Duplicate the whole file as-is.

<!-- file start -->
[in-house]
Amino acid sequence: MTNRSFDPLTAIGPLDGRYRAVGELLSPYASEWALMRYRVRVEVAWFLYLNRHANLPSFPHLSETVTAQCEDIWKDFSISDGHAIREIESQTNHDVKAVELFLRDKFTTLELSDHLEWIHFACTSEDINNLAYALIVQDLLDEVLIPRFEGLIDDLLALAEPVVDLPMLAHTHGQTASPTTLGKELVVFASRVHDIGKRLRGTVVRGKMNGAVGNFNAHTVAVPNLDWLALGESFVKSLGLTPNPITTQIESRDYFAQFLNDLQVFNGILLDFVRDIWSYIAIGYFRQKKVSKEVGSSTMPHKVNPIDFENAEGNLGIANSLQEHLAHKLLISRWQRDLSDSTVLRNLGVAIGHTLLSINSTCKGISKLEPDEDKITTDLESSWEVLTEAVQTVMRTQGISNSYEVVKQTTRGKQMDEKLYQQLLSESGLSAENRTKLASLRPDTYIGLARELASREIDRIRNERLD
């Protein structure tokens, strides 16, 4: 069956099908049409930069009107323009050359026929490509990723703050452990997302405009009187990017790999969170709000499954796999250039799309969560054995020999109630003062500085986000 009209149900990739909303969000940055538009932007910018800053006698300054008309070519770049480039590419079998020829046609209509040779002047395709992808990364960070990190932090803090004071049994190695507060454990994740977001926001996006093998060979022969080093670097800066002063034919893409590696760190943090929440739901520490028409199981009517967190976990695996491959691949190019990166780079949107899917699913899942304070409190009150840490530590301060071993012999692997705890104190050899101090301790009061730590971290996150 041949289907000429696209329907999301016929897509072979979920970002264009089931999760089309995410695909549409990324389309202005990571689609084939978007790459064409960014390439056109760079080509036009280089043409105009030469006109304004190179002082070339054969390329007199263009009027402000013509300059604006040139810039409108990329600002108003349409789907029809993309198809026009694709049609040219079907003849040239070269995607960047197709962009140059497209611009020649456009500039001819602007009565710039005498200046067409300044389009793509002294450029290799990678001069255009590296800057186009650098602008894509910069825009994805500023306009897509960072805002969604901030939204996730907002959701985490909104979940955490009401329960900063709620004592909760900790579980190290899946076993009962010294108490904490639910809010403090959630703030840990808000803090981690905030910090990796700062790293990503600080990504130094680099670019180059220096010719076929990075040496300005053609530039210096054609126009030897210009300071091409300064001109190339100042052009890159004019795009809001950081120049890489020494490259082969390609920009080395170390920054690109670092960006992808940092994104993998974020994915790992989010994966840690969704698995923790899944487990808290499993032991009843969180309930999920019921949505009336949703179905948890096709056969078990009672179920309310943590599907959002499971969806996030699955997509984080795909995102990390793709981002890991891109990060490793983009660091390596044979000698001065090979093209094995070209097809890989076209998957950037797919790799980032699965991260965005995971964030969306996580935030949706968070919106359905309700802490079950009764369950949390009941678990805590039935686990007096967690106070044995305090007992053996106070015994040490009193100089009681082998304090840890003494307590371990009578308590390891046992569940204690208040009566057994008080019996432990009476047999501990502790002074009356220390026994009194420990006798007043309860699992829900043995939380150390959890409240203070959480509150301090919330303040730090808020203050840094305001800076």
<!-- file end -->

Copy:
[in-house]
Amino acid sequence: MTNRSFDPLTAIGPLDGRYRAVGELLSPYASEWALMRYRVRVEVAWFLYLNRHANLPSFPHLSETVTAQCEDIWKDFSISDGHAIREIESQTNHDVKAVELFLRDKFTTLELSDHLEWIHFACTSEDINNLAYALIVQDLLDEVLIPRFEGLIDDLLALAEPVVDLPMLAHTHGQTASPTTLGKELVVFASRVHDIGKRLRGTVVRGKMNGAVGNFNAHTVAVPNLDWLALGESFVKSLGLTPNPITTQIESRDYFAQFLNDLQVFNGILLDFVRDIWSYIAIGYFRQKKVSKEVGSSTMPHKVNPIDFENAEGNLGIANSLQEHLAHKLLISRWQRDLSDSTVLRNLGVAIGHTLLSINSTCKGISKLEPDEDKITTDLESSWEVLTEAVQTVMRTQGISNSYEVVKQTTRGKQMDEKLYQQLLSESGLSAENRTKLASLRPDTYIGLARELASREIDRIRNERLD
């Protein structure tokens, strides 16, 4: 069956099908049409930069009107323009050359026929490509990723703050452990997302405009009187990017790999969170709000499954796999250039799309969560054995020999109630003062500085986000 009209149900990739909303969000940055538009932007910018800053006698300054008309070519770049480039590419079998020829046609209509040779002047395709992808990364960070990190932090803090004071049994190695507060454990994740977001926001996006093998060979022969080093670097800066002063034919893409590696760190943090929440739901520490028409199981009517967190976990695996491959691949190019990166780079949107899917699913899942304070409190009150840490530590301060071993012999692997705890104190050899101090301790009061730590971290996150 041949289907000429696209329907999301016929897509072979979920970002264009089931999760089309995410695909549409990324389309202005990571689609084939978007790459064409960014390439056109760079080509036009280089043409105009030469006109304004190179002082070339054969390329007199263009009027402000013509300059604006040139810039409108990329600002108003349409789907029809993309198809026009694709049609040219079907003849040239070269995607960047197709962009140059497209611009020649456009500039001819602007009565710039005498200046067409300044389009793509002294450029290799990678001069255009590296800057186009650098602008894509910069825009994805500023306009897509960072805002969604901030939204996730907002959701985490909104979940955490009401329960900063709620004592909760900790579980190290899946076993009962010294108490904490639910809010403090959630703030840990808000803090981690905030910090990796700062790293990503600080990504130094680099670019180059220096010719076929990075040496300005053609530039210096054609126009030897210009300071091409300064001109190339100042052009890159004019795009809001950081120049890489020494490259082969390609920009080395170390920054690109670092960006992808940092994104993998974020994915790992989010994966840690969704698995923790899944487990808290499993032991009843969180309930999920019921949505009336949703179905948890096709056969078990009672179920309310943590599907959002499971969806996030699955997509984080795909995102990390793709981002890991891109990060490793983009660091390596044979000698001065090979093209094995070209097809890989076209998957950037797919790799980032699965991260965005995971964030969306996580935030949706968070919106359905309700802490079950009764369950949390009941678990805590039935686990007096967690106070044995305090007992053996106070015994040490009193100089009681082998304090840890003494307590371990009578308590390891046992569940204690208040009566057994008080019996432990009476047999501990502790002074009356220390026994009194420990006798007043309860699992829900043995939380150390959890409240203070959480509150301090919330303040730090808020203050840094305001800076």